Oil spill spreads to East Coast Park & other areas, some beaches closed for clean-up

Public advised to keep away from East Coast Park beachfront & Labrador Nature Reserve due to oil spill

On Friday (14 June), an oil spill at the Pasir Panjang Terminal caused beaches in Sentosa to be closed.

The oil spill has now spread to more locations on Singapore’s coast, including East Coast Park and Labrador Nature Reserve.

Source: Desmond Lee on Facebook

To facilitate clean-up, some beaches in these areas will be closed.

Oil spill has spread to several of S’pore’s shorelines, including East Coast Park

The update on the oil spill was provided in a joint statement by the Maritime and Port Authority of Singapore (MPA), National Environment Agency (NEA), National Parks Board (NParks), and Sentosa Development Corporation (SDC) on Saturday (15 June).

It said due to the tidal current, oil from the oil spill had landed along several of Singapore’s shorelines, including those at:

  • Sentosa
  • Labrador Nature Reserve
  • the Southern Islands
  • Marina South Pier
  • East Coast Park

Source: Desmond Lee on Facebook

While there are no signs of oil slick within Sister’s Islands Marine Park, oil sheen was observed in the surrounding waters, the statement added.

East Coast Park beach closed till further notice due to oil spill

Clean-up efforts are already taking place.

To facilitate the clean-up, however, the following beaches will be closed till further notice:

  1. Area B to H of the beachfront at East Coast Park (the rest of the park remains open)
  2. the jetty and Rocky Shore of Labrador Nature Reserve

As for Sentosa’s Tanjong, Palawan, and Siloso beaches, sea activities and swimming are not allowed though they are still open to the public.

An MPA press statement earlier on Saturday said patches of oil and light sheens had been observed along Tanjong, Palawan, and Siloso beaches.

Source: Wan Razak on Facebook

Action being taken by the authorities

The authorities have deployed 18 response craft to aid in the containment and clean-up of the oil spill.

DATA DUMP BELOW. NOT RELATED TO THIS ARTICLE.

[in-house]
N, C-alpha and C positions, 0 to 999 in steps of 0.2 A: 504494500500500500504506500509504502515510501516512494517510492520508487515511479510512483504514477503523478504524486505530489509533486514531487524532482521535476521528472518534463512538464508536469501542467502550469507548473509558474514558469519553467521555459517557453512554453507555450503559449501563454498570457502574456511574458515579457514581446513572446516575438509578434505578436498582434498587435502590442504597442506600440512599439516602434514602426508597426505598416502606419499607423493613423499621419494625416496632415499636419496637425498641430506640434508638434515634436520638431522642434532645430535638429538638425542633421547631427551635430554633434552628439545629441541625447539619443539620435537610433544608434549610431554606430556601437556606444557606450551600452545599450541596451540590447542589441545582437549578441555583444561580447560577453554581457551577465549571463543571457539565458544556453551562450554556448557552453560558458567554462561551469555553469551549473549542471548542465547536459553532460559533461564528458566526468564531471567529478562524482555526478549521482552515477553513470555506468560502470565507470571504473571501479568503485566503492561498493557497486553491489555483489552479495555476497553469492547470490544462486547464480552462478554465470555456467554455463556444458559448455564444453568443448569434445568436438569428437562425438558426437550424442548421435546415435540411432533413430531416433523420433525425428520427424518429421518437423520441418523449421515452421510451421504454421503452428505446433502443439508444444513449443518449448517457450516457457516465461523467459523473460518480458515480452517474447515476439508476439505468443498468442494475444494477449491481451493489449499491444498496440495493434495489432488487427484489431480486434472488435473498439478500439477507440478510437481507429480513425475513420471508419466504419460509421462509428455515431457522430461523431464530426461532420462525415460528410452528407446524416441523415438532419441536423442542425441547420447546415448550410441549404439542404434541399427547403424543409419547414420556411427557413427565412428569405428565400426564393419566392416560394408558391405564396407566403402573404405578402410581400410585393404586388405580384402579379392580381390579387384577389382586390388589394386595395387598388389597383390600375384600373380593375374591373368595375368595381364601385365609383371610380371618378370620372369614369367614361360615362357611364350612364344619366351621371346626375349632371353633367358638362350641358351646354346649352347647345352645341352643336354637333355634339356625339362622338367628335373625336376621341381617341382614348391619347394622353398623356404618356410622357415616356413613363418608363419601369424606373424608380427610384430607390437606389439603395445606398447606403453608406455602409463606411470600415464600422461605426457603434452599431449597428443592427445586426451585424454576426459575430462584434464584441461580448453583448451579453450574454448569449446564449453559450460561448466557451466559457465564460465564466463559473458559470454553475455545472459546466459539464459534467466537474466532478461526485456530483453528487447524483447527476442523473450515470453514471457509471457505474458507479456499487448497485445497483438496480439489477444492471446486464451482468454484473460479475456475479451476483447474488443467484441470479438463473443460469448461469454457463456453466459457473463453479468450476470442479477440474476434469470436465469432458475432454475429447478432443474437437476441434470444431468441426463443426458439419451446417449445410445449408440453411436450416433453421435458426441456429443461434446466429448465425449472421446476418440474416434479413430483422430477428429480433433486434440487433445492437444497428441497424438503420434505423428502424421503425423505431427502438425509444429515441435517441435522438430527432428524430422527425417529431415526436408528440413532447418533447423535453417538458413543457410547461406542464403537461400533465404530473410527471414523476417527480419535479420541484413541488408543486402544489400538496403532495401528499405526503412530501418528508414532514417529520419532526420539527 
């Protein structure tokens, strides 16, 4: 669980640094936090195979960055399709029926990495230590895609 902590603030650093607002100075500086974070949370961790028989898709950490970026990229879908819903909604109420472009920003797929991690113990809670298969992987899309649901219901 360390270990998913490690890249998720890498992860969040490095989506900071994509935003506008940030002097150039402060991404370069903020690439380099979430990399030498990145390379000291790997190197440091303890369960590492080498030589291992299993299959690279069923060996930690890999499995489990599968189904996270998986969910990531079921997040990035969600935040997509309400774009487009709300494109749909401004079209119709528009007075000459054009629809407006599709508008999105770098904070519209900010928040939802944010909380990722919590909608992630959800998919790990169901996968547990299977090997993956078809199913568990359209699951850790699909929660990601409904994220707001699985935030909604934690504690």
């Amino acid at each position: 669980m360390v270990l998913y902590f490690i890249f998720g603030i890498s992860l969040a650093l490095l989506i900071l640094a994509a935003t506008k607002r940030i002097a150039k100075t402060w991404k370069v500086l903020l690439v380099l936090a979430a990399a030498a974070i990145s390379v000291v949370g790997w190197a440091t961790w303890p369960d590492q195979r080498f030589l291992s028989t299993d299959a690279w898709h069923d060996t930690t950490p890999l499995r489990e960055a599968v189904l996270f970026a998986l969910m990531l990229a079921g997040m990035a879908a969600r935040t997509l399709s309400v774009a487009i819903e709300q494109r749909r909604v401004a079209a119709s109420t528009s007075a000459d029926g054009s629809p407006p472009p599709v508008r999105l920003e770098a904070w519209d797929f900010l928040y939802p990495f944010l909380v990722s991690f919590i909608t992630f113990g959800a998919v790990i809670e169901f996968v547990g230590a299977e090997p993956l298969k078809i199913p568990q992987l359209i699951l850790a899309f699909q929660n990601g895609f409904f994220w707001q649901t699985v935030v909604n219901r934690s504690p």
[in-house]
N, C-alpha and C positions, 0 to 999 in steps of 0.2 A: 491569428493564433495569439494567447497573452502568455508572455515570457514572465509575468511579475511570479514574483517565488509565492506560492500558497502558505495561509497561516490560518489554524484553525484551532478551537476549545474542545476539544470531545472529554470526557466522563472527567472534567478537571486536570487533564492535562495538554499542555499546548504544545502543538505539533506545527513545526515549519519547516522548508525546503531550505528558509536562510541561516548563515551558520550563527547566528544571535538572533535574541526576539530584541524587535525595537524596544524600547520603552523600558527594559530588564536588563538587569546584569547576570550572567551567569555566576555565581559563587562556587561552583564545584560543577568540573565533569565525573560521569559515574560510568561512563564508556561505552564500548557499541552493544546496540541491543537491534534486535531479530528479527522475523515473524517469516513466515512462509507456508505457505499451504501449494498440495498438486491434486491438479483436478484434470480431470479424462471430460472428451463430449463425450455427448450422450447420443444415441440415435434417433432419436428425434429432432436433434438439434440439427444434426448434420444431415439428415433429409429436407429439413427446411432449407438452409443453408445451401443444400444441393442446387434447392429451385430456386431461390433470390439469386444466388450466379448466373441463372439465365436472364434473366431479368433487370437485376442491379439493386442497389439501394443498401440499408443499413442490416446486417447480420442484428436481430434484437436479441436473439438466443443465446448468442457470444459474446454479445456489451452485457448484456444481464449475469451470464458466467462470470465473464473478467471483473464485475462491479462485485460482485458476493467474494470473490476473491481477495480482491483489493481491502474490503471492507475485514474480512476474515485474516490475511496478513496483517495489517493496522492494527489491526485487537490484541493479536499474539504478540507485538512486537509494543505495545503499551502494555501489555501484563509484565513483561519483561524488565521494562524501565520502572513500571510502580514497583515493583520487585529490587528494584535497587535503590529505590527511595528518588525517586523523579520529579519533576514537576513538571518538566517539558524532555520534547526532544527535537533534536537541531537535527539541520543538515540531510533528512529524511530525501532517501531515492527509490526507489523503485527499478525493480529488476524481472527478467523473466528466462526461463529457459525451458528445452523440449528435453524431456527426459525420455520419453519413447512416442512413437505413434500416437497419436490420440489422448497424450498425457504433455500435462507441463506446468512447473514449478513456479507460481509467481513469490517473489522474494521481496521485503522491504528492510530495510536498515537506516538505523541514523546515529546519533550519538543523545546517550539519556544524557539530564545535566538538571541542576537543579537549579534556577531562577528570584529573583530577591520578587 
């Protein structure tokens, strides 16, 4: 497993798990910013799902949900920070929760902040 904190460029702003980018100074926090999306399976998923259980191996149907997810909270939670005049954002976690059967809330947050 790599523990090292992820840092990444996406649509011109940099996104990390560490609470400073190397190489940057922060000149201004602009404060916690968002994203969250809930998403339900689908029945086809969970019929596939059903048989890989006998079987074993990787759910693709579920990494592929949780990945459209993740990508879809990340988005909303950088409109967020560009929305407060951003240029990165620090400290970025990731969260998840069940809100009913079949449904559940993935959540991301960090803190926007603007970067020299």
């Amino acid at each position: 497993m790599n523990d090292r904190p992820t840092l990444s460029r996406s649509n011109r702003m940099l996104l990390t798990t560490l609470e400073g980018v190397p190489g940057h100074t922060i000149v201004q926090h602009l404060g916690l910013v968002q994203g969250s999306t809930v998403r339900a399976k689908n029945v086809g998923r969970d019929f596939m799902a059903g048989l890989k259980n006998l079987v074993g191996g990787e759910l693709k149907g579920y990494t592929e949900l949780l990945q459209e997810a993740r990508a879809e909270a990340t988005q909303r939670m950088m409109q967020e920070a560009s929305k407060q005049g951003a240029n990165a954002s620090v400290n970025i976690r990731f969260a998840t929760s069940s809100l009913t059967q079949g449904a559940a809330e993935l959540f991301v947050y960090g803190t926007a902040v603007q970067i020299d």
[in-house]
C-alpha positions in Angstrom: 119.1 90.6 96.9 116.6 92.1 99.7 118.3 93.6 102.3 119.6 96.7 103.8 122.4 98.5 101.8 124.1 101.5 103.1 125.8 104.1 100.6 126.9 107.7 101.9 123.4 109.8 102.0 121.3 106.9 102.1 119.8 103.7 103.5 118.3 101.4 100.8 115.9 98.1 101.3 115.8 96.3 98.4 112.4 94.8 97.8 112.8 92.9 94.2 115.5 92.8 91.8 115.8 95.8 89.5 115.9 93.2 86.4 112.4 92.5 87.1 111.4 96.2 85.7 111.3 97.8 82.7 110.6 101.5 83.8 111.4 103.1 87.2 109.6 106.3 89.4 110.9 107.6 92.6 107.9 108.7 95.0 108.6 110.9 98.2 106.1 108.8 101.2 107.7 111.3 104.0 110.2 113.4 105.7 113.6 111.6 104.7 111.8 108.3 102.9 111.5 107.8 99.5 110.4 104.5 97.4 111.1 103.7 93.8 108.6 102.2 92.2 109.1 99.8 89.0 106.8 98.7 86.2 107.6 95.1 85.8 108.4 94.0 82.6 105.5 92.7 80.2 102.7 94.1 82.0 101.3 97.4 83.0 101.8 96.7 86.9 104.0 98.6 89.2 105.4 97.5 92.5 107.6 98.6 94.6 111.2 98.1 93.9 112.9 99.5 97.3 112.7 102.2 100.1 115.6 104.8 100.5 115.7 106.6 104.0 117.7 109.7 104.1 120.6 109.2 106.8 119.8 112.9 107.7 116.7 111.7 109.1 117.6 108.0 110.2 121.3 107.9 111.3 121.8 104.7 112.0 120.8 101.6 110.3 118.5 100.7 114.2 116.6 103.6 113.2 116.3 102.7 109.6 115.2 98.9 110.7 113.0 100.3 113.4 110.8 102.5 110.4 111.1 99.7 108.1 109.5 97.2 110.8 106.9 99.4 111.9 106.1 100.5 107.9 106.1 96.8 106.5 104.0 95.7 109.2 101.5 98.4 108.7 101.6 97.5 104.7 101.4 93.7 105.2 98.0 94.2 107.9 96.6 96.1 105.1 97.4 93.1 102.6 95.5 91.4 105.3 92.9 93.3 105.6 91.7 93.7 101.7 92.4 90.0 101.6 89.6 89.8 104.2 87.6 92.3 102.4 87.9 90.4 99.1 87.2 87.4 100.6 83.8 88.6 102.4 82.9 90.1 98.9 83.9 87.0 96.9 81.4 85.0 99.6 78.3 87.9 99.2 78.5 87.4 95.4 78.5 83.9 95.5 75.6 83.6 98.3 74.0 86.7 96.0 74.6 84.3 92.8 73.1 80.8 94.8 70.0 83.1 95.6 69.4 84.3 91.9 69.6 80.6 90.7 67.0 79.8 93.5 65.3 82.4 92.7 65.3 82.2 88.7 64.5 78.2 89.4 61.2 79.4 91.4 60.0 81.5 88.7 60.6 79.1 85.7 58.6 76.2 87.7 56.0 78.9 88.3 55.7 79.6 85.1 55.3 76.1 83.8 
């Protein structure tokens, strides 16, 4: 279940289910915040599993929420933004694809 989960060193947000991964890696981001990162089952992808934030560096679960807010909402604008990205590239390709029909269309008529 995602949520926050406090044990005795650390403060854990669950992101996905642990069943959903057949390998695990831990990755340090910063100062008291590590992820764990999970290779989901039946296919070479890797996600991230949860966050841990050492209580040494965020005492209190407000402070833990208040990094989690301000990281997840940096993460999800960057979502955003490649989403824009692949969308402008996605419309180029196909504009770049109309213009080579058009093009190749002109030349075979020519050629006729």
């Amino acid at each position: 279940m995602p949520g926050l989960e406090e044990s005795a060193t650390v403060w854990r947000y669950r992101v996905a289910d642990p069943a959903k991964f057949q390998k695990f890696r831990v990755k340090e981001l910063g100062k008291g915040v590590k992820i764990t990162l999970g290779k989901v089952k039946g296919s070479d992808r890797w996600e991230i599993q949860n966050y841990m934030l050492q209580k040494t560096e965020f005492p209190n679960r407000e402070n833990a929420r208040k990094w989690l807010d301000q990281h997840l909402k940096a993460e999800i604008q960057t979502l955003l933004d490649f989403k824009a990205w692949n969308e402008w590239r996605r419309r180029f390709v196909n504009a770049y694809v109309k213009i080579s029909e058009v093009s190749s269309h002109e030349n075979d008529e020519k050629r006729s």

To that end, close to 1,500m of container booms have been deployed, and more will be laid over the next few days to prevent further spread.

Oil-absorbent booms have also been deployed across the shoreline of Labrador Nature Reserve, including at Berlayer Creek and the Rocky Shore.

Source: Desmond Lee on Facebook

So far, West Coast Park has not been affected but oil-absorbent booms have been deployed there to protect the mangroves at the Marsh Garden.

The oil spill has already been contained and there has been no further leak from the vessel since Friday evening, the authorities said.

MPA patrol craft sprayed dispersants on the oil that escaped to reduce the impact of the spill.

An MPA-led Emergency Operation Centre has also been set up to coordinate efforts across the Government.

Oil spill due to allision at Pasir Panjang Terminal

The oil spill occurred due to an allision between a Netherlands-flagged dredger, Vox Maxima, and a stationary Singapore-flagged bunker vessel, Marine Honour, which was alongside a container vessel berthed at the Pasir Panjang Terminal on Friday (14 June) afternoon, MPA said.

An allision is when a moving ship runs into another ship that is stationary.

Oil spilt from the damaged tank as a result of the allision between the two vessels.

MPA will investigate the incident, it added.

Public can sign up as volunteers to help manage oil spill

In a Facebook post on Saturday night, Minister for National Development Desmond Lee said members of the public may sign up as a volunteer if they want to help out with the oil spill management efforts.

The authorities will keep those who sign up updated and activate volunteers if help is needed.

Members of the public who encounter any oil-slicked animals can contact the Animal Response Centre’s 24-hour hotline at 1800 476 1600.

Also read: Sentosa beaches closed due to oil spill, clean-up operations underway

Sentosa beaches closed due to oil spill, clean-up operations underway

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Featured image adapted from Desmond Lee on Facebook.

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